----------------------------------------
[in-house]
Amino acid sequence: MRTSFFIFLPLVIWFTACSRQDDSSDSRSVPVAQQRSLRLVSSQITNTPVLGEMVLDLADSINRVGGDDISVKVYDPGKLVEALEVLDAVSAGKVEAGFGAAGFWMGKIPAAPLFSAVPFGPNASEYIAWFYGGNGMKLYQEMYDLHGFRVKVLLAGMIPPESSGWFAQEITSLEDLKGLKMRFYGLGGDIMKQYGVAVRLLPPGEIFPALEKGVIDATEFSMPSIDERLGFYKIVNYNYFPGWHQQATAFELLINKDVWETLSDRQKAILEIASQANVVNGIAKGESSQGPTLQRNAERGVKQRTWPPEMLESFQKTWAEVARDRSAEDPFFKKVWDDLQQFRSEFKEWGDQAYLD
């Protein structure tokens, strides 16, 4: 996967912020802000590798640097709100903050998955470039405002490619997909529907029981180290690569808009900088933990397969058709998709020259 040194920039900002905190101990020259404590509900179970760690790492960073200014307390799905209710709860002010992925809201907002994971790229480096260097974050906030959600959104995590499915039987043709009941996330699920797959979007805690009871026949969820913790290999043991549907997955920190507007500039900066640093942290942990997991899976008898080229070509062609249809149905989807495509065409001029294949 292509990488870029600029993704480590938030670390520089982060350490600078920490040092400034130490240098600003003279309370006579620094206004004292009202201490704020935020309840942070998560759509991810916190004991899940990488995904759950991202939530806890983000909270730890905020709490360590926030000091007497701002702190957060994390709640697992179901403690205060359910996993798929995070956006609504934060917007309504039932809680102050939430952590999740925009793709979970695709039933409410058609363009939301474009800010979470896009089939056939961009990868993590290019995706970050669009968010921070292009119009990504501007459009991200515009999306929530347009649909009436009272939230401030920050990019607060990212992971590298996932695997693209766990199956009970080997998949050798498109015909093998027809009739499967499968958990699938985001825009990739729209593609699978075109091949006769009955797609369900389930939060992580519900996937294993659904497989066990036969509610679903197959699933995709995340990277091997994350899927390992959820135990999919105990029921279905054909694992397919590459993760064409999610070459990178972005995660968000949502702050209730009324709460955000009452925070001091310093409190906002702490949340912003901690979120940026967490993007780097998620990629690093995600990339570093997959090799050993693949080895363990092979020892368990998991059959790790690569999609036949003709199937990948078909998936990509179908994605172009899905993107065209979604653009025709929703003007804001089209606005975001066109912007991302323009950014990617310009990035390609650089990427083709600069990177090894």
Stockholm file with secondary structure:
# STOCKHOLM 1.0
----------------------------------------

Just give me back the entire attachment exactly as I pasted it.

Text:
[in-house]
Amino acid sequence: MRTSFFIFLPLVIWFTACSRQDDSSDSRSVPVAQQRSLRLVSSQITNTPVLGEMVLDLADSINRVGGDDISVKVYDPGKLVEALEVLDAVSAGKVEAGFGAAGFWMGKIPAAPLFSAVPFGPNASEYIAWFYGGNGMKLYQEMYDLHGFRVKVLLAGMIPPESSGWFAQEITSLEDLKGLKMRFYGLGGDIMKQYGVAVRLLPPGEIFPALEKGVIDATEFSMPSIDERLGFYKIVNYNYFPGWHQQATAFELLINKDVWETLSDRQKAILEIASQANVVNGIAKGESSQGPTLQRNAERGVKQRTWPPEMLESFQKTWAEVARDRSAEDPFFKKVWDDLQQFRSEFKEWGDQAYLD
């Protein structure tokens, strides 16, 4: 996967912020802000590798640097709100903050998955470039405002490619997909529907029981180290690569808009900088933990397969058709998709020259 040194920039900002905190101990020259404590509900179970760690790492960073200014307390799905209710709860002010992925809201907002994971790229480096260097974050906030959600959104995590499915039987043709009941996330699920797959979007805690009871026949969820913790290999043991549907997955920190507007500039900066640093942290942990997991899976008898080229070509062609249809149905989807495509065409001029294949 292509990488870029600029993704480590938030670390520089982060350490600078920490040092400034130490240098600003003279309370006579620094206004004292009202201490704020935020309840942070998560759509991810916190004991899940990488995904759950991202939530806890983000909270730890905020709490360590926030000091007497701002702190957060994390709640697992179901403690205060359910996993798929995070956006609504934060917007309504039932809680102050939430952590999740925009793709979970695709039933409410058609363009939301474009800010979470896009089939056939961009990868993590290019995706970050669009968010921070292009119009990504501007459009991200515009999306929530347009649909009436009272939230401030920050990019607060990212992971590298996932695997693209766990199956009970080997998949050798498109015909093998027809009739499967499968958990699938985001825009990739729209593609699978075109091949006769009955797609369900389930939060992580519900996937294993659904497989066990036969509610679903197959699933995709995340990277091997994350899927390992959820135990999919105990029921279905054909694992397919590459993760064409999610070459990178972005995660968000949502702050209730009324709460955000009452925070001091310093409190906002702490949340912003901690979120940026967490993007780097998620990629690093995600990339570093997959090799050993693949080895363990092979020892368990998991059959790790690569999609036949003709199937990948078909998936990509179908994605172009899905993107065209979604653009025709929703003007804001089209606005975001066109912007991302323009950014990617310009990035390609650089990427083709600069990177090894």
Stockholm file with secondary structure:
# STOCKHOLM 1.0